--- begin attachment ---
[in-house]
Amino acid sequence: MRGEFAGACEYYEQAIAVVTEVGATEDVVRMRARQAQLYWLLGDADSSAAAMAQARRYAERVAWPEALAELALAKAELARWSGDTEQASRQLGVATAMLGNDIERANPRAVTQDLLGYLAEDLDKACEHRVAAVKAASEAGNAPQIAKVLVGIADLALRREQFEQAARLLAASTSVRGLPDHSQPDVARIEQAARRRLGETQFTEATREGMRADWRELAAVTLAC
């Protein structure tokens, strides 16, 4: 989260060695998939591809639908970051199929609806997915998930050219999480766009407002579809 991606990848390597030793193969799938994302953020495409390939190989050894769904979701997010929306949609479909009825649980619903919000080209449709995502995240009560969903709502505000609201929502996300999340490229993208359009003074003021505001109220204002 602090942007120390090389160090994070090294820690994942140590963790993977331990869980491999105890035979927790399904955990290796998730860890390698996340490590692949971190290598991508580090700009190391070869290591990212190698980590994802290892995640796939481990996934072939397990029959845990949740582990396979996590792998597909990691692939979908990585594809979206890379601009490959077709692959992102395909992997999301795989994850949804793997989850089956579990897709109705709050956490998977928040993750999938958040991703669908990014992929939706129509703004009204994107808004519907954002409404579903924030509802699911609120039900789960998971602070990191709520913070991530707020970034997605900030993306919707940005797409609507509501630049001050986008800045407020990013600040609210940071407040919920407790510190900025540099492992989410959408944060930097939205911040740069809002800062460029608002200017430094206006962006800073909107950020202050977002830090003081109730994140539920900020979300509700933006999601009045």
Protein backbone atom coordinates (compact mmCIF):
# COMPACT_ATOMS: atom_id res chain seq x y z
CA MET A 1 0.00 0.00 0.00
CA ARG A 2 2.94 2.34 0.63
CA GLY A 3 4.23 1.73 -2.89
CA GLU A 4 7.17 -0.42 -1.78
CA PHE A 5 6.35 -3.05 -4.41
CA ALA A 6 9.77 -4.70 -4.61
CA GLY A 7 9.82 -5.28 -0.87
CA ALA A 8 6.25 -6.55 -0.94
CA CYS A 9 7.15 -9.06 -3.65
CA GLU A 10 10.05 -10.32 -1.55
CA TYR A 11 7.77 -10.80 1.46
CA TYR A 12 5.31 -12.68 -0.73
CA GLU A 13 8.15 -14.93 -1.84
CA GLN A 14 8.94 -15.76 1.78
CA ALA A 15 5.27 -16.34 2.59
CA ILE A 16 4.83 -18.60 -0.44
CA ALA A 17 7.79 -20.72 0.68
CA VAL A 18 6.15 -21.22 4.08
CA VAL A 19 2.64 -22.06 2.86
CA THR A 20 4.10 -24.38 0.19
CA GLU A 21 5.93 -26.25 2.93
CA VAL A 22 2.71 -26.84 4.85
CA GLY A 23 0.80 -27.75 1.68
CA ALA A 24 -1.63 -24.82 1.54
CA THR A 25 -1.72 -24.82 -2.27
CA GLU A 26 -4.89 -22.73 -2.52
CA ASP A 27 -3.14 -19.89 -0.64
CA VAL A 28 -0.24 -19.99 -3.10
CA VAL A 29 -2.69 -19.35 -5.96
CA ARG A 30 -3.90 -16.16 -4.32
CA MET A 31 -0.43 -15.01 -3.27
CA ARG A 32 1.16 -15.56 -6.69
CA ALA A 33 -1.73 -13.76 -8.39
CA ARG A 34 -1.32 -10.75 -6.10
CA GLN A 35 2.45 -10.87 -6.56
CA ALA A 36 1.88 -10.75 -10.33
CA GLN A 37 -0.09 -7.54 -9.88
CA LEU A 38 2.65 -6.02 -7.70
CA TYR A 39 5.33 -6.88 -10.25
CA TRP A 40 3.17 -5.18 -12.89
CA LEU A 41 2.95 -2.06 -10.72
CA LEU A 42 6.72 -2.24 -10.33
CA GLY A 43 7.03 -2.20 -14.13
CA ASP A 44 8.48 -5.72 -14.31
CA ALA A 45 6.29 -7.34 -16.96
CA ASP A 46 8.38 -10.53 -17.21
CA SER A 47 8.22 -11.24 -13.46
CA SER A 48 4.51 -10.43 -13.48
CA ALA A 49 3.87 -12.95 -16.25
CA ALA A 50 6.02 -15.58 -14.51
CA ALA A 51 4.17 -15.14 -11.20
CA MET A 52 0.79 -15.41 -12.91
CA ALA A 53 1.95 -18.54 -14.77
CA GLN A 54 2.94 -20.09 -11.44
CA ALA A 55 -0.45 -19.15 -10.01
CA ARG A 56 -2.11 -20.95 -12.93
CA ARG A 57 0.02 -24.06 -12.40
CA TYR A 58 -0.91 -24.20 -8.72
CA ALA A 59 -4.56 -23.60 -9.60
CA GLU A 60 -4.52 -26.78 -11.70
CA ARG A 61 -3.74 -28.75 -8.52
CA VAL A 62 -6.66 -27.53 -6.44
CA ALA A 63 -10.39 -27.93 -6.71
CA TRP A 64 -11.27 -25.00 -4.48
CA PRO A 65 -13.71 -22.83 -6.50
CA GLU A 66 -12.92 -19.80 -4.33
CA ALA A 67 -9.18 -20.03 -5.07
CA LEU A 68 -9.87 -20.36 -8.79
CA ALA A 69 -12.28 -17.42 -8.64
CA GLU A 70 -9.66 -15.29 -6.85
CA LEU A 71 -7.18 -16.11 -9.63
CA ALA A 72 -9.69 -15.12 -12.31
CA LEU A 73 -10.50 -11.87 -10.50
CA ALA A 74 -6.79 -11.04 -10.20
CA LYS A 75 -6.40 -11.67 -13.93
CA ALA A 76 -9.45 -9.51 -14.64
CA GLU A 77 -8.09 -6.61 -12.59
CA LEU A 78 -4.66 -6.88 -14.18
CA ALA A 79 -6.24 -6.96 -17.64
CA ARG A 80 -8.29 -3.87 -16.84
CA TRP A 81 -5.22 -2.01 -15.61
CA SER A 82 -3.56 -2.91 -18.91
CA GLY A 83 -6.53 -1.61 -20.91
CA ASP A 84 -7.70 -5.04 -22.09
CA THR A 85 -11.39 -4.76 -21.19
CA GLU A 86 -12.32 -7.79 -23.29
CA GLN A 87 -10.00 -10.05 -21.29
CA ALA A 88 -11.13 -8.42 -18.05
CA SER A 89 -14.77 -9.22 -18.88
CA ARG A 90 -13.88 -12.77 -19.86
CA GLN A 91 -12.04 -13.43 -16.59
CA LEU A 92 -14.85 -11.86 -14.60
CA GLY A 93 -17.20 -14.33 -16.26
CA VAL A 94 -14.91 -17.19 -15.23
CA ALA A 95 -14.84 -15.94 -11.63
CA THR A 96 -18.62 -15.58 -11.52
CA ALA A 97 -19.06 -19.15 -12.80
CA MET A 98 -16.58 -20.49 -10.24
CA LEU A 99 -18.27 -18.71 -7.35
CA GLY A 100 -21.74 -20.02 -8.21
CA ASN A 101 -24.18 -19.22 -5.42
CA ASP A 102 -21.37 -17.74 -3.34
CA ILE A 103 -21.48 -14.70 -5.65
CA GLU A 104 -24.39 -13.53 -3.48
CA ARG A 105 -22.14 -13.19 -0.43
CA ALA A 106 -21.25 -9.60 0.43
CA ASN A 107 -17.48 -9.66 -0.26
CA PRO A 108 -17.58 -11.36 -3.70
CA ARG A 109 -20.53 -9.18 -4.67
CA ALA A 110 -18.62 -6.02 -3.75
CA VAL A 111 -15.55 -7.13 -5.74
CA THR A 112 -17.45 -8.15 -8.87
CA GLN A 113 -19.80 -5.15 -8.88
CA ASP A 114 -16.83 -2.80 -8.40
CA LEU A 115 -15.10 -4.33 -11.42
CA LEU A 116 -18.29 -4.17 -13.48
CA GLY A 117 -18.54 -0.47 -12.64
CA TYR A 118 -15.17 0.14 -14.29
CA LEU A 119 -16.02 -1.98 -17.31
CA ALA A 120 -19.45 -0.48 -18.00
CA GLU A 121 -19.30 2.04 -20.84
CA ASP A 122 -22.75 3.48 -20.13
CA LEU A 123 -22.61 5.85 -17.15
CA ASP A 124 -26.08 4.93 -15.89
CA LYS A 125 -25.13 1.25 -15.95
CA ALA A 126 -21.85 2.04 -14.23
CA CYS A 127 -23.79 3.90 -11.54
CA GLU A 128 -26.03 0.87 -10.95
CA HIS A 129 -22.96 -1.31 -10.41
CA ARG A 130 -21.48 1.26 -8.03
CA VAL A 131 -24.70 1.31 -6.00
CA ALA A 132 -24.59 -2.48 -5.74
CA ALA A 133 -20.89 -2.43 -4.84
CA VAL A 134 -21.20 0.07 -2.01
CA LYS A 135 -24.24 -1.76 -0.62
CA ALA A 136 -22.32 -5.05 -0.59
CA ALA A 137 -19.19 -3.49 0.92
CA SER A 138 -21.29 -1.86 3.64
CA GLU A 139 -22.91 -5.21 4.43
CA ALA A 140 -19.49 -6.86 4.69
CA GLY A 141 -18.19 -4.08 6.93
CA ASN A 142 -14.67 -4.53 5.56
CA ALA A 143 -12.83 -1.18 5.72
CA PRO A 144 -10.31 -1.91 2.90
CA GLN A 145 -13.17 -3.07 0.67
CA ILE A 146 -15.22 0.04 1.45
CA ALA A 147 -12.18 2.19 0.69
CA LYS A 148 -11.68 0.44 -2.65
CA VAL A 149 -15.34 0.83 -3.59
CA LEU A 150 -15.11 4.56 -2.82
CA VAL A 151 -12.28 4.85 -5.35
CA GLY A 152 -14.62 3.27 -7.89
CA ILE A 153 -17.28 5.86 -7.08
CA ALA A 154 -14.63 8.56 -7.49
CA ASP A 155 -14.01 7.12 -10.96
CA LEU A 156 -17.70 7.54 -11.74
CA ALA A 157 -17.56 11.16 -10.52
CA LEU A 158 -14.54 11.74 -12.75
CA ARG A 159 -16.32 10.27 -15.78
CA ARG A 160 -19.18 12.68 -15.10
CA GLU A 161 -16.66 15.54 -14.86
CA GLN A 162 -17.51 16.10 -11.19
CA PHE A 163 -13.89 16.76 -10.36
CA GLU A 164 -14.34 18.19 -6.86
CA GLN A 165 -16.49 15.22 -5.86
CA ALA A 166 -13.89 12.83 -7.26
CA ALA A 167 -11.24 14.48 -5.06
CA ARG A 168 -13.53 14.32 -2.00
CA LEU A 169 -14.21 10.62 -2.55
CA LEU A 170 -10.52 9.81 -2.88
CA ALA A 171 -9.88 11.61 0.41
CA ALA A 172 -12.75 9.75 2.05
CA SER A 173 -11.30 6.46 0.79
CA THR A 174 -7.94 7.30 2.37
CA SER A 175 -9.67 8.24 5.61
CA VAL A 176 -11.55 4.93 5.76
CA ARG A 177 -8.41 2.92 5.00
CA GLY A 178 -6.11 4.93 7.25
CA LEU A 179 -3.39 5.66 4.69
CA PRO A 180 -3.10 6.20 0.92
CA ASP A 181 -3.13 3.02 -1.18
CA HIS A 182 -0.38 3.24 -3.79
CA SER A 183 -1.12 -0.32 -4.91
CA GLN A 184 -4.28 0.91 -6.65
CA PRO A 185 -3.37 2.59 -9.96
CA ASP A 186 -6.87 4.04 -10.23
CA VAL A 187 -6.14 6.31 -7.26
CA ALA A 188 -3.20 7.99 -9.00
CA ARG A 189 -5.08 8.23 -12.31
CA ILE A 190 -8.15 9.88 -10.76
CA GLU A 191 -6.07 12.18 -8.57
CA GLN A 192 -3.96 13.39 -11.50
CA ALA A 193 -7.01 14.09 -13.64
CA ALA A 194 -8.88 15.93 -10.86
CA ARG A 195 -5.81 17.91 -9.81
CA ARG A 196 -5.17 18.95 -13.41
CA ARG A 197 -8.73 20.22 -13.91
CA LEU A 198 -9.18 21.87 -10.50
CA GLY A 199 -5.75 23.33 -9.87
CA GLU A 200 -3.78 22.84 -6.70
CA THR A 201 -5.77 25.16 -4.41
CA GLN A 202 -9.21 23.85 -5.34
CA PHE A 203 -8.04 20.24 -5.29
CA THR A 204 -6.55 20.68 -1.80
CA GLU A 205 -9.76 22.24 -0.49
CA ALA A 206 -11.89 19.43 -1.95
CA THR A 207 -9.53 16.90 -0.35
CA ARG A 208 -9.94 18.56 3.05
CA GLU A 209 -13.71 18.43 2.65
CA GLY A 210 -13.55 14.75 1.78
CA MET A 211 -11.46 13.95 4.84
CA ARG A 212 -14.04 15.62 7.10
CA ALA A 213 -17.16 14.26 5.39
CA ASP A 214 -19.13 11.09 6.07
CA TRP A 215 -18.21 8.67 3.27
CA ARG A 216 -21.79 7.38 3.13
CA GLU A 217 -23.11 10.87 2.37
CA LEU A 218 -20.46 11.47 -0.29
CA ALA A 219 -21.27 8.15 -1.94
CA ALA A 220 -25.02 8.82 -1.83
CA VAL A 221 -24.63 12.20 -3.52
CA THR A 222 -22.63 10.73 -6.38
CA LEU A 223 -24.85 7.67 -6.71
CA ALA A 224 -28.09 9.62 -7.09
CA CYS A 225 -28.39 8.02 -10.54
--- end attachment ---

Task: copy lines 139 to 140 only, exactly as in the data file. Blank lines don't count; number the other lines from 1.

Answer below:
CA VAL A 134 -21.20 0.07 -2.01
CA LYS A 135 -24.24 -1.76 -0.62